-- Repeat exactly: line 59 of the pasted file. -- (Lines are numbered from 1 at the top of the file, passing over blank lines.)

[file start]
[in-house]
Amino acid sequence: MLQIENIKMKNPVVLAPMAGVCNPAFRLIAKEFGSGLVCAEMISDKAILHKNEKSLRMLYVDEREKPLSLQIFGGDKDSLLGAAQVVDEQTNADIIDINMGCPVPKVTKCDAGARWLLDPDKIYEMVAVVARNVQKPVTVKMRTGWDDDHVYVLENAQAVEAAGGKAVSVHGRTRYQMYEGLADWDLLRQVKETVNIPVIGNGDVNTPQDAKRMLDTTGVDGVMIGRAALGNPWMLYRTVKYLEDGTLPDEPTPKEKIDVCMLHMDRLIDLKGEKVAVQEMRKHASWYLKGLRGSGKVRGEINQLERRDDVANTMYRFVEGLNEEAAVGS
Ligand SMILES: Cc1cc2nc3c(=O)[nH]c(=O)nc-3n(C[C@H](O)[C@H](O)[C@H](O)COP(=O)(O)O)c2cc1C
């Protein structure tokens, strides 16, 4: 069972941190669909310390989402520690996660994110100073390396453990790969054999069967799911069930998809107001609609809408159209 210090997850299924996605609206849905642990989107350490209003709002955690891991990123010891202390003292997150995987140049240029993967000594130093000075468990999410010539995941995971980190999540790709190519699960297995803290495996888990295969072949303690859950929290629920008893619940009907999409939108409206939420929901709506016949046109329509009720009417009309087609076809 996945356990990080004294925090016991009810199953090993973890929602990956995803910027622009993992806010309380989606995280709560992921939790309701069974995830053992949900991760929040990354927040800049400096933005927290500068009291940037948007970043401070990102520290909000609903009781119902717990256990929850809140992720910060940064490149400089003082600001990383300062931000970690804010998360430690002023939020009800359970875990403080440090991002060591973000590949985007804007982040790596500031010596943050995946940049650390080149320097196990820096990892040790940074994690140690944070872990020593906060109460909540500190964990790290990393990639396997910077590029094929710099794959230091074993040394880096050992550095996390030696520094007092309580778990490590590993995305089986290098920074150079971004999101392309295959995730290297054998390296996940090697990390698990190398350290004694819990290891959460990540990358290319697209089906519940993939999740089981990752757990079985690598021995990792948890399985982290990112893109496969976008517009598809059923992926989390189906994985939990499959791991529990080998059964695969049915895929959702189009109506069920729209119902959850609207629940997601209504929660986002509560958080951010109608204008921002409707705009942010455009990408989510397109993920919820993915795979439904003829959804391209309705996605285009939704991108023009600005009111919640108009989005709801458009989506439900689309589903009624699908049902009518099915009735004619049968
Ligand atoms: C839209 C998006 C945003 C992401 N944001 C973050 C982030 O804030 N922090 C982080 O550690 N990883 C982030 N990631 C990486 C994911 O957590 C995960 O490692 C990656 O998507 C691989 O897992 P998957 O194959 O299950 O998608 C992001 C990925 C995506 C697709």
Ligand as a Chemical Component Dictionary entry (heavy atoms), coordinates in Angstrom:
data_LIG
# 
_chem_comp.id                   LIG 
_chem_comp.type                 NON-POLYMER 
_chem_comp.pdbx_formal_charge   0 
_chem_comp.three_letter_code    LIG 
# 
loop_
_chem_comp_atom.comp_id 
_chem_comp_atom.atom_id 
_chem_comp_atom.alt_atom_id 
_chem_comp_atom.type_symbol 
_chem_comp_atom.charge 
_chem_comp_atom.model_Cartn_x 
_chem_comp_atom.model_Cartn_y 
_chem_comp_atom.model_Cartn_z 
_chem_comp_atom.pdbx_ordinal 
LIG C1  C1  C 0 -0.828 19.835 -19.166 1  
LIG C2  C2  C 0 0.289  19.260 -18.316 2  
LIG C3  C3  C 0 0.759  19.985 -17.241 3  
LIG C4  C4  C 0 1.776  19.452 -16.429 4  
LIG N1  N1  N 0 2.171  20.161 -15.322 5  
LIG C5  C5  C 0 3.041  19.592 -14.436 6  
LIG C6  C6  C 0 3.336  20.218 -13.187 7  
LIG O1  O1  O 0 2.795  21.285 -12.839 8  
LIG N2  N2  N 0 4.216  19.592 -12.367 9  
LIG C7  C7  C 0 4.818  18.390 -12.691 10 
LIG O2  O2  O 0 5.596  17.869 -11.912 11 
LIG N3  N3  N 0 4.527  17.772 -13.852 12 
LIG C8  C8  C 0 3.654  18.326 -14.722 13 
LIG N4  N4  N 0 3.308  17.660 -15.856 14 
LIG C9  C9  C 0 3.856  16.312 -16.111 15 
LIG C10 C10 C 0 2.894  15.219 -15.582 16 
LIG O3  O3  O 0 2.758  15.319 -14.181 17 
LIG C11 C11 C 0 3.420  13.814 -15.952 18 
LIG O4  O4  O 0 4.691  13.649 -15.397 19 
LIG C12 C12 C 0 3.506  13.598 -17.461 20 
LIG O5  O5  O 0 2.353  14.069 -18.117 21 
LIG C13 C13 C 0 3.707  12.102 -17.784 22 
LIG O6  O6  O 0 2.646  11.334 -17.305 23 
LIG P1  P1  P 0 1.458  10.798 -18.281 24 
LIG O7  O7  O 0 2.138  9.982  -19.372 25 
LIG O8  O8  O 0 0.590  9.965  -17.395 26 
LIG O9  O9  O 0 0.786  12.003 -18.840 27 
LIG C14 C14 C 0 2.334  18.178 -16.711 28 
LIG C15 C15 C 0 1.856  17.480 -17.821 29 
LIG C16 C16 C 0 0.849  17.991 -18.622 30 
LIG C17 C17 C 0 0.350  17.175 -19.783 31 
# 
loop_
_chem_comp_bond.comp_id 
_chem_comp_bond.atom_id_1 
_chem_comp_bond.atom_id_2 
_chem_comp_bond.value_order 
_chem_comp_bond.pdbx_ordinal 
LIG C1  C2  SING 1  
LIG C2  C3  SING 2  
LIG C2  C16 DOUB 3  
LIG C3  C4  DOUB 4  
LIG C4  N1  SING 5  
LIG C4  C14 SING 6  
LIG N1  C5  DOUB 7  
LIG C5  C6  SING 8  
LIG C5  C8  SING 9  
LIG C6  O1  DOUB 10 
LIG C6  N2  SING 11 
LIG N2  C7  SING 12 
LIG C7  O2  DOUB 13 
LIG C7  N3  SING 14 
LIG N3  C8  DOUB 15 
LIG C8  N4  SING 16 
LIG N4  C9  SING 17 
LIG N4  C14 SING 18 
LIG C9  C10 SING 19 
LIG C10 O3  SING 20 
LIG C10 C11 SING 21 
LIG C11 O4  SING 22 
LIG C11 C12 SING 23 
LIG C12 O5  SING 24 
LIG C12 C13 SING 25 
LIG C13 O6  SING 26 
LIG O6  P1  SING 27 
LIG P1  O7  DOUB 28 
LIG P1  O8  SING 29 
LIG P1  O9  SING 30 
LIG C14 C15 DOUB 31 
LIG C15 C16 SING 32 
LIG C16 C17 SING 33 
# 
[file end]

_chem_comp_bond.atom_id_2 